FROM   (SELECT …
                                FROM   [sample_vsplit].[dbo].[Delivery_SaleItems_UnknownCustomer] AS T6_1
                                WHERE  ([T6_1].[CustomerKey] = 0)) AS T5_1
                               INNER JOIN
                               (SELECT …
                                FROM   [sample_vsplit].[dbo].[Deliveries_UnknownCustomer] AS T6_1
                                WHERE  ([T6_1].[CustomerKey] = 0)) AS T5_2
                               ON (([T5_2].[CustomerKey] = [T5_1].[CustomerKey])
                                   AND ([T5_2].[SalesKey] = [T5_1].[SalesKey])
                                       AND ([T5_2].[DeliveryKey] = [T5_1].[DeliveryKey]))) AS T4_2
                       ON (([T4_1].[CustomerKey] = [T4_2].[CustomerKey])
                           AND ([T4_1].[SalesKey] = [T4_2].[SalesKey])
                               AND ([T4_2].[SaleItemKey] = [T4_1].[SaleItemKey]))) AS T3_2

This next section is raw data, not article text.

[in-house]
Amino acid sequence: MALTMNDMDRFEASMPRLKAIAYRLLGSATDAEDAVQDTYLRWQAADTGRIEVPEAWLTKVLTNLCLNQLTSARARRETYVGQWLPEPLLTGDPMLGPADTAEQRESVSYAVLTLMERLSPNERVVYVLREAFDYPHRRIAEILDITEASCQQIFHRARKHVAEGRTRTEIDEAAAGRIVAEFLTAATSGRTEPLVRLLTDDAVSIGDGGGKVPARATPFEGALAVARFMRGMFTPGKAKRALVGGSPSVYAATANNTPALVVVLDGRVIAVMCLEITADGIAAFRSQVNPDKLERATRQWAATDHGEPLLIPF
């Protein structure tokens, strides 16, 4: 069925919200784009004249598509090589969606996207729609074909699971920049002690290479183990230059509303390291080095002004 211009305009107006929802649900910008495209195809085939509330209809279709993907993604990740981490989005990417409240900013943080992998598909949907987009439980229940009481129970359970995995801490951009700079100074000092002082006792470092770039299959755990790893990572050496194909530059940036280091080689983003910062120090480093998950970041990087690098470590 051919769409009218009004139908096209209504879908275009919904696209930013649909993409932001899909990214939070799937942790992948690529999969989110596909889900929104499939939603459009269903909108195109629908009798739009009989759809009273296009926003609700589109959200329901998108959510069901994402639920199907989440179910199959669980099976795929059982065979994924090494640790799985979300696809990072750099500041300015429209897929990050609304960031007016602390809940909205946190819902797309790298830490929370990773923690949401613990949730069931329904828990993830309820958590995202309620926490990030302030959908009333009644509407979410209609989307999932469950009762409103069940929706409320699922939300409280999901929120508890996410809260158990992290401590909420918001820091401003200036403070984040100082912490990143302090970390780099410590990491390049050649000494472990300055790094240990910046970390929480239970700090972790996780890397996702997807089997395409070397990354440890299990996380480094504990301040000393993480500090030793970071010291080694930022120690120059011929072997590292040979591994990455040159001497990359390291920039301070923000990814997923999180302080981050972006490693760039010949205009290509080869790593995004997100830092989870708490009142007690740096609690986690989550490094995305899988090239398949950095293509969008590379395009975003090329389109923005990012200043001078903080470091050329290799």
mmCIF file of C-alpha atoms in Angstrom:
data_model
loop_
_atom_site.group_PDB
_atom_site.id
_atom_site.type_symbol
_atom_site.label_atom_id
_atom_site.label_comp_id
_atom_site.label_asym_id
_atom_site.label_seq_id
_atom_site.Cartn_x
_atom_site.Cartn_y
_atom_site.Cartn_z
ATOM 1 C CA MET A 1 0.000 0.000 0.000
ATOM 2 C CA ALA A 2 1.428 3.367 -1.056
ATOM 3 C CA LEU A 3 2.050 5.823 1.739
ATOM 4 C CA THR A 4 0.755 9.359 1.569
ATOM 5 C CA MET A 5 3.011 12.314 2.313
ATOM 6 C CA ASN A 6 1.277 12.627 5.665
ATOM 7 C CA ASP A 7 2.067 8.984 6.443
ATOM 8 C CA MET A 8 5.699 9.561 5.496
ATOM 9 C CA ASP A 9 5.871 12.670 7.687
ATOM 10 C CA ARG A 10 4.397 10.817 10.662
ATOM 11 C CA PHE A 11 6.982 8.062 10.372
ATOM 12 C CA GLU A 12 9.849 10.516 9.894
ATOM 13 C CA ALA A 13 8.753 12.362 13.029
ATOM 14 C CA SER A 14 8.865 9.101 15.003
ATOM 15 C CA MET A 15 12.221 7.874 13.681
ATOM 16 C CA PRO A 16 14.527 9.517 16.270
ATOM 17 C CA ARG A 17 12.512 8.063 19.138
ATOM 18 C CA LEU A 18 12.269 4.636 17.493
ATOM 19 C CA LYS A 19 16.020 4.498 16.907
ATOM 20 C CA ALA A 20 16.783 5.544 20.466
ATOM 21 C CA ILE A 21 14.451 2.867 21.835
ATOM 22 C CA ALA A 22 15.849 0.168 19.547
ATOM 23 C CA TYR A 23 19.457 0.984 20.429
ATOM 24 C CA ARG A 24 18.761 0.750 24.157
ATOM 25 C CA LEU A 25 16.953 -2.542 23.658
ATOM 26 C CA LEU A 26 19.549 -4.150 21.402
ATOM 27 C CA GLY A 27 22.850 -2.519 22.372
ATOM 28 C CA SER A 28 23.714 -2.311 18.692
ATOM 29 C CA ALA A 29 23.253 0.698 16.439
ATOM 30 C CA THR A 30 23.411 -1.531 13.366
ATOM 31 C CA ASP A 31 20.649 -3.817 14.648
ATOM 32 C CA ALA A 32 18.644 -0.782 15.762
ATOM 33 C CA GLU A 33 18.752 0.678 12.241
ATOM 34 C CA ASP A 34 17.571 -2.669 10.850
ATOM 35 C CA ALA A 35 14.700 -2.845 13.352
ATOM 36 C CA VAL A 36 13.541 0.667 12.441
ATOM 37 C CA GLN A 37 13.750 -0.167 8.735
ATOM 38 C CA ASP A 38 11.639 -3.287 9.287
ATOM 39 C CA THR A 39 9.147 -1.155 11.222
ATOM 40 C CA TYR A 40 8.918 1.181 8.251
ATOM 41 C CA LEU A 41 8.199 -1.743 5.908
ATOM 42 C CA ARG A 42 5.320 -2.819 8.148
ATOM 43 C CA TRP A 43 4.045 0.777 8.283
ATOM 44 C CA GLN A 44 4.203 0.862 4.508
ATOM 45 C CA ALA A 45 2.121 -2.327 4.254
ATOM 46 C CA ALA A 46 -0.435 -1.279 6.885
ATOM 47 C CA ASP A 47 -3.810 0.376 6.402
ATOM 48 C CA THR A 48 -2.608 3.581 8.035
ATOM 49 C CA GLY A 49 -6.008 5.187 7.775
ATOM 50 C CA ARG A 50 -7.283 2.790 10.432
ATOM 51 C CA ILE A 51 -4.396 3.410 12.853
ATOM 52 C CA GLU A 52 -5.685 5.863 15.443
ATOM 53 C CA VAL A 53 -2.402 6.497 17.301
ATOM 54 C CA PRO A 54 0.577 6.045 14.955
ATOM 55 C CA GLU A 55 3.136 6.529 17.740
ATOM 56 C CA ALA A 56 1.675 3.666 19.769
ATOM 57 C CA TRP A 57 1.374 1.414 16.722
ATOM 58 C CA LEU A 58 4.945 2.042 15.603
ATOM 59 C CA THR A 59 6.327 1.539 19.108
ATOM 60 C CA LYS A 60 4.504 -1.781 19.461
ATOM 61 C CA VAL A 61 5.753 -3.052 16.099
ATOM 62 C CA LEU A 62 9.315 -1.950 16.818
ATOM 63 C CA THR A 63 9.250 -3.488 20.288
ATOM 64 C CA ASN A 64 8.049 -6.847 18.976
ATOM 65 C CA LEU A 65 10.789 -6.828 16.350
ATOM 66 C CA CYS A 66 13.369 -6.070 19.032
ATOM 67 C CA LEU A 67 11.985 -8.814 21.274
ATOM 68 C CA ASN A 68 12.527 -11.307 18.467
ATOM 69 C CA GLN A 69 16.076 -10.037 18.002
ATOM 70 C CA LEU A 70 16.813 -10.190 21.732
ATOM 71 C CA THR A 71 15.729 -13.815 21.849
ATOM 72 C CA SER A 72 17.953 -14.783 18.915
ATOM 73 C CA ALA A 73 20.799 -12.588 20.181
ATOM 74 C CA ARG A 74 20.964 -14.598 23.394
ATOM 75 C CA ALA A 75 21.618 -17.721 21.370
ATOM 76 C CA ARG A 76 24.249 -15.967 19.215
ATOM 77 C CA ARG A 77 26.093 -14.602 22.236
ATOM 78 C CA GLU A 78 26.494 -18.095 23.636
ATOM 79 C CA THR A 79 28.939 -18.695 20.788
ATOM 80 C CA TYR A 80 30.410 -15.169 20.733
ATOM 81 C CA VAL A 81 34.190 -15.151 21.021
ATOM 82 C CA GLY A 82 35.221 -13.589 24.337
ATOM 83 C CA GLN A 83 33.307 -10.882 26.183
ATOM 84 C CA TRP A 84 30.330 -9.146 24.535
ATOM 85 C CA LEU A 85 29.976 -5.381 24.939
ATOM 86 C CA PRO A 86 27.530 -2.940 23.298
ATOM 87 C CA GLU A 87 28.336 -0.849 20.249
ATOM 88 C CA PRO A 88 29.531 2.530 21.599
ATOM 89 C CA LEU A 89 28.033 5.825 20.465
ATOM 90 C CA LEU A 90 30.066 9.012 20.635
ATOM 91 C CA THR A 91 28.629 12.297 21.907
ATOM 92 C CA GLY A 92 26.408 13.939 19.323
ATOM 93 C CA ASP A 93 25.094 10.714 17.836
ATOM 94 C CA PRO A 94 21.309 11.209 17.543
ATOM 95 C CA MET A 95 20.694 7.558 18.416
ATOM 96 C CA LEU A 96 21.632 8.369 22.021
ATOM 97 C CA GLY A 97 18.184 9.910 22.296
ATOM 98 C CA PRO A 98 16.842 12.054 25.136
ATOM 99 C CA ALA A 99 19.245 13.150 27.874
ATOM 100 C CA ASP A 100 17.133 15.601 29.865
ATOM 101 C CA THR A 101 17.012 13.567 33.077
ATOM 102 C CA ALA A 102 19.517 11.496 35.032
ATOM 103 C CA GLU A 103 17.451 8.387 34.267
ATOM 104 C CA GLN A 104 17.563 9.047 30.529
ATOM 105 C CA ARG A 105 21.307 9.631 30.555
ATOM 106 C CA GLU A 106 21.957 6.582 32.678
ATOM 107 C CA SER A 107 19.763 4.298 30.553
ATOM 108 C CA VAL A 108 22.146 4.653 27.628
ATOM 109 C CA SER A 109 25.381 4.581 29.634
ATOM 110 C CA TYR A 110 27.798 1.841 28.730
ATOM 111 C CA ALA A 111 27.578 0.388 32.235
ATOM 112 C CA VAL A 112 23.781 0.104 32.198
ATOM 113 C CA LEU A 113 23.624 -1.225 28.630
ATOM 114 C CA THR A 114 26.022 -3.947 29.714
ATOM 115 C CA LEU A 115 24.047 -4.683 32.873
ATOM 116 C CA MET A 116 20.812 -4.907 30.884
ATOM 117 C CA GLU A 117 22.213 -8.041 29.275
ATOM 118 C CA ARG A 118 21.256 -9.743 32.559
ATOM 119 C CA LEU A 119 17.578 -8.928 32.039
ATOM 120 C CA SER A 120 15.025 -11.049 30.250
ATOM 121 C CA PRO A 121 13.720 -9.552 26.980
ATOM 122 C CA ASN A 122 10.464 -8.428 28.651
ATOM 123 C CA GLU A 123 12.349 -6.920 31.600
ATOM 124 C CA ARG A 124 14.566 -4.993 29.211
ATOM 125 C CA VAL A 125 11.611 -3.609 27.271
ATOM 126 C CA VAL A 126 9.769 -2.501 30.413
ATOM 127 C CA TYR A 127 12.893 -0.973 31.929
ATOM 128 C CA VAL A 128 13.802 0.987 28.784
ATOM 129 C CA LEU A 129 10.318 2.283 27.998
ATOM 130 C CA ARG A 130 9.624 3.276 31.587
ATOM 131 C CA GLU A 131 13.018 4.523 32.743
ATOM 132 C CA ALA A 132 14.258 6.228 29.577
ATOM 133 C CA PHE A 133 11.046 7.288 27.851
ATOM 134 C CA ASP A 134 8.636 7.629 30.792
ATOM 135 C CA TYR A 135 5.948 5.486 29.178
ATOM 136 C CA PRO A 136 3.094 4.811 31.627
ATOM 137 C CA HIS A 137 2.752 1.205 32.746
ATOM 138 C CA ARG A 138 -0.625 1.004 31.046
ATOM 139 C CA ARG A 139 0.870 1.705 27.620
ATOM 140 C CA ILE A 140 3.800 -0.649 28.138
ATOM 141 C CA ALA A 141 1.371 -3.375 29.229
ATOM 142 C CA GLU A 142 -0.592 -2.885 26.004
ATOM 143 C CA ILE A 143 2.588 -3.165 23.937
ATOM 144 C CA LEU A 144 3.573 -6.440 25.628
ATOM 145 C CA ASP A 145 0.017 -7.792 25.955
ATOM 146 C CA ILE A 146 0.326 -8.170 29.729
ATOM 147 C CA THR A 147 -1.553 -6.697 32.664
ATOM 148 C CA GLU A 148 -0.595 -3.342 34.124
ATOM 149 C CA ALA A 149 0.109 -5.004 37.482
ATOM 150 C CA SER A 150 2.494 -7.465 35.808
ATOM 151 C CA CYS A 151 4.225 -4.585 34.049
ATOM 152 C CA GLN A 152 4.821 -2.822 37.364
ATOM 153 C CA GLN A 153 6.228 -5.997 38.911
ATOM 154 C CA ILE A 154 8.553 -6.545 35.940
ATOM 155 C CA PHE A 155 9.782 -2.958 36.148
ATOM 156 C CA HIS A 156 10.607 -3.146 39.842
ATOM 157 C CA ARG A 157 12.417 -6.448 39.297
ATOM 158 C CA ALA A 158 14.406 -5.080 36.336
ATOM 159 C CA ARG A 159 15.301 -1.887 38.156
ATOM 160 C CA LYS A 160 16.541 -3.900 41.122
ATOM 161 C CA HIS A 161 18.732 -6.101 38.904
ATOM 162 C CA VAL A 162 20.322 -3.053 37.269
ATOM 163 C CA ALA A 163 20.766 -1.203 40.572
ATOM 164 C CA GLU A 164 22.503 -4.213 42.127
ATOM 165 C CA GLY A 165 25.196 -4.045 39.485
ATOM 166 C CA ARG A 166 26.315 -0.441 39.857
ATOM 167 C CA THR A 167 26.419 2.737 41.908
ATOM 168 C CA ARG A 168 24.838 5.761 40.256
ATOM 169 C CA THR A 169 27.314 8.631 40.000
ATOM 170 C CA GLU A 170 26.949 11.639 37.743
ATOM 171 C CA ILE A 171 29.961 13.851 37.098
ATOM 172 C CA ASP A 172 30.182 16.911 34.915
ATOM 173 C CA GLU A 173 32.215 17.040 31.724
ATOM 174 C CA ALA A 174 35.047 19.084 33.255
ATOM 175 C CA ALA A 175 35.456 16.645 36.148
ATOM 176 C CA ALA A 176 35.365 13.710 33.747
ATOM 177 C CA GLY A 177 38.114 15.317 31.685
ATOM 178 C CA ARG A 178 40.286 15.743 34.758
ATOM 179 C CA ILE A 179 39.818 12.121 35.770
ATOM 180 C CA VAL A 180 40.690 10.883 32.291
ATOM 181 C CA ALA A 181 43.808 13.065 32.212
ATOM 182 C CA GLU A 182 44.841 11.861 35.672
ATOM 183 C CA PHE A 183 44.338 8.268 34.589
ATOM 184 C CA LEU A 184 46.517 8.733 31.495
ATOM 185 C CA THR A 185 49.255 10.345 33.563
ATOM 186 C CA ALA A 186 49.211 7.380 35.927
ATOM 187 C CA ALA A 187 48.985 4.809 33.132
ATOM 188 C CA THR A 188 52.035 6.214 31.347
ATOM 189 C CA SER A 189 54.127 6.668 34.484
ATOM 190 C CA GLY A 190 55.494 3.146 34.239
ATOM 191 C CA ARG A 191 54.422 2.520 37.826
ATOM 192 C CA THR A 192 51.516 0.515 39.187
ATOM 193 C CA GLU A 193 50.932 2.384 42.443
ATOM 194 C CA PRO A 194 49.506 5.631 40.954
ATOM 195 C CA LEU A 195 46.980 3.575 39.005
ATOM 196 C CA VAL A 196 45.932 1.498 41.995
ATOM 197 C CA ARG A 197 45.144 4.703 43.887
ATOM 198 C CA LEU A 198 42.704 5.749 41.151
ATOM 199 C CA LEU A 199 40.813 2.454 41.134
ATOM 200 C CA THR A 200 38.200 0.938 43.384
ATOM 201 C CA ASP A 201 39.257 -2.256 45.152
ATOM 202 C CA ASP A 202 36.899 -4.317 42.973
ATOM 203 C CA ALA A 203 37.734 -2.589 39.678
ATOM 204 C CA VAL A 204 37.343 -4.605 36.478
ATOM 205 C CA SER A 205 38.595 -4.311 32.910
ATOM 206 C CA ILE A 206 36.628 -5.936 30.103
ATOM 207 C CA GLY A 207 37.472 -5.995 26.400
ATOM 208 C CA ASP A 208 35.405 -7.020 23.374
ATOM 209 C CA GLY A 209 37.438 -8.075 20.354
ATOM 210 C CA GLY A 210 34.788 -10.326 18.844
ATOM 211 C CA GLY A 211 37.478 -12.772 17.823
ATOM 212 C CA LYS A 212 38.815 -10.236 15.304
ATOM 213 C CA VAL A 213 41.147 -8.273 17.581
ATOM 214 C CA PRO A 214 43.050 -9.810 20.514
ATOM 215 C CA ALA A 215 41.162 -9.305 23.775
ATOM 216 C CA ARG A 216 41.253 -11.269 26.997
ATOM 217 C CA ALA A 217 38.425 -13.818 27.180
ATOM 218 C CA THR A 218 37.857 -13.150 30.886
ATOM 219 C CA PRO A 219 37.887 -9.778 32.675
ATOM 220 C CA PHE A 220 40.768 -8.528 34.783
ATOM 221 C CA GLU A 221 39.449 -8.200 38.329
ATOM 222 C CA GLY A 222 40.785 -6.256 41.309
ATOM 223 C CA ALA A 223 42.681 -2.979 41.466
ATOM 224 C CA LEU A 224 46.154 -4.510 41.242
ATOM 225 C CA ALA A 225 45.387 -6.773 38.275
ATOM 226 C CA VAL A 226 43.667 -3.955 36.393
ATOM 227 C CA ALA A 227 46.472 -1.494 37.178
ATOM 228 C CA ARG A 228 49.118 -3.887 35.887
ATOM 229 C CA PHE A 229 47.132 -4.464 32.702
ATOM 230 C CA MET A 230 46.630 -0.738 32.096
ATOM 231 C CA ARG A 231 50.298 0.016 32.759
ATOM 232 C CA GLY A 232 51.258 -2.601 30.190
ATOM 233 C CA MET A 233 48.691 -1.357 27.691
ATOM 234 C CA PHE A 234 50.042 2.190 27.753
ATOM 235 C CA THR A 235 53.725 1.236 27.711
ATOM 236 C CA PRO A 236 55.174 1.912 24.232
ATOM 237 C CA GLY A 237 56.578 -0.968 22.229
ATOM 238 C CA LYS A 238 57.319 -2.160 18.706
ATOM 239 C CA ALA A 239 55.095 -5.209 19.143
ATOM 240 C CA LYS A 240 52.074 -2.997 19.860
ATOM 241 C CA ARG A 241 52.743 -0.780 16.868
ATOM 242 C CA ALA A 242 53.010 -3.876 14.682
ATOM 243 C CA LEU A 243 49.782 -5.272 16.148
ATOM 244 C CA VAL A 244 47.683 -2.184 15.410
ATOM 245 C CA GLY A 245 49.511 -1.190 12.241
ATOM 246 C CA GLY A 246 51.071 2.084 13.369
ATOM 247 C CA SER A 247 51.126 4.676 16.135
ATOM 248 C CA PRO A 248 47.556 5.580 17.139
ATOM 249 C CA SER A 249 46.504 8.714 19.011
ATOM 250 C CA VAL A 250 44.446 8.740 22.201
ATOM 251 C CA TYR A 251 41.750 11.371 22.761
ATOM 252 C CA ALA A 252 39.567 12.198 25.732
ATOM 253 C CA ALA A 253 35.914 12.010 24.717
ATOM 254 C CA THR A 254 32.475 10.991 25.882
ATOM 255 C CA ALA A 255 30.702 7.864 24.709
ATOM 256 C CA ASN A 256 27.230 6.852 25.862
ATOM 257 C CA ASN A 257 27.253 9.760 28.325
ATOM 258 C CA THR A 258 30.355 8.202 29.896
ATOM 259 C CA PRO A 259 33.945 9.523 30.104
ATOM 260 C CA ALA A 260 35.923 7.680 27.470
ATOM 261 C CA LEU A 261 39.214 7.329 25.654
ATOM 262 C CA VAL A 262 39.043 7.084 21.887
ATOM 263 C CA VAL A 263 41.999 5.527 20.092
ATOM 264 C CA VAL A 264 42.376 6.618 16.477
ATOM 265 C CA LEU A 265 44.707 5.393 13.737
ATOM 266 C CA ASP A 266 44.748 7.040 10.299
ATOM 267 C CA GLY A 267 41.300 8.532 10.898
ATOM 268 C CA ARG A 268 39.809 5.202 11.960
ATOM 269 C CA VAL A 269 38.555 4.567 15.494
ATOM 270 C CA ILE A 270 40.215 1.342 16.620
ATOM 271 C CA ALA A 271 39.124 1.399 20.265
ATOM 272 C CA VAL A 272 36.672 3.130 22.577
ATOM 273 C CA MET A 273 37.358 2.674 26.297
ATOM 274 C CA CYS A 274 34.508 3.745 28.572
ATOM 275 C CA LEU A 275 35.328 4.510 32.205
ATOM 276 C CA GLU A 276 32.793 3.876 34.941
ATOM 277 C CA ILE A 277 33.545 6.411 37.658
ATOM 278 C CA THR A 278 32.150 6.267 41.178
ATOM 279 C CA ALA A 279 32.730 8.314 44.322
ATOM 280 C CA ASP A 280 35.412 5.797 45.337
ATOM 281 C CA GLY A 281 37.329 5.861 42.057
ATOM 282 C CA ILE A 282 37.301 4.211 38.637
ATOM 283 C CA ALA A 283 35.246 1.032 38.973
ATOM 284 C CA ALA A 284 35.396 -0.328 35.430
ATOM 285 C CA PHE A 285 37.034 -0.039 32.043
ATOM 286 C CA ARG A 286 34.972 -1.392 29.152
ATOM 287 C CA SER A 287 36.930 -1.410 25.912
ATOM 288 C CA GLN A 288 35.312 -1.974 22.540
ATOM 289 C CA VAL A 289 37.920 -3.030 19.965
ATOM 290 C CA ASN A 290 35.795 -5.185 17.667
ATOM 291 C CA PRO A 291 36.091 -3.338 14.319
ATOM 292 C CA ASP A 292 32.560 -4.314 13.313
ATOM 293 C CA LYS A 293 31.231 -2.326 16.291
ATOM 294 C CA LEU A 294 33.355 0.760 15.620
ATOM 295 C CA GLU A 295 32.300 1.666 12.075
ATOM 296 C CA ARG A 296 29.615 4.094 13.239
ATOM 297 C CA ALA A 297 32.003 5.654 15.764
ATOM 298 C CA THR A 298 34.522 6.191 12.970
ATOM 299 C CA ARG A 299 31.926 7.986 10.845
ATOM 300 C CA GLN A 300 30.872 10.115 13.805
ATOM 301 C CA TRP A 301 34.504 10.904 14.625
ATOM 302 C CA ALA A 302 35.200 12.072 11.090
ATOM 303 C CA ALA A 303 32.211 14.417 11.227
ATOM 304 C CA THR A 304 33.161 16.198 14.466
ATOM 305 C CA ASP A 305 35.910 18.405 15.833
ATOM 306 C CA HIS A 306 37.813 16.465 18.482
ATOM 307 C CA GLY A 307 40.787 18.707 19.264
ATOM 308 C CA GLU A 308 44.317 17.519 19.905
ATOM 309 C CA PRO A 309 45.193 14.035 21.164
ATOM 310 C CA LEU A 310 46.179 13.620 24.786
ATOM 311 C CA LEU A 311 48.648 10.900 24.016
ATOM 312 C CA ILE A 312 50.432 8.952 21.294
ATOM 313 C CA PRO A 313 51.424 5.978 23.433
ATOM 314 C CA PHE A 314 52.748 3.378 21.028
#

ON (([T3_2].[CustomerKey] = [T3_1].[CustomerKey])
                   AND ([T3_2].[SalesKey] = [T3_1].[SalesKey]))) AS T1_1

This may seem more complex – it’s certainly longer – but this is the original, preferred version of the join. This is a powerful rewrite of the query.

Furthermore, the astute PDW-familiar reader will quickly realise that the UNION ALL of two local queries (queries that don’t require data movement) is also local, and that therefore, this query is completely local. The TEMP_ID_NNNNN tables in the first rewrite are more evidence that data movement has been required.

When the two plans are shown using PDW’s EXPLAIN keyword, the significance is shown even clearer.

The first plan appears as following, and it is obvious that there is a large amount of data movement involved.

The queries passed in are identical, but the altered definitions of the views have removed the need for any data movement at all. This should allow your query to run a little faster. Ok, a lot faster.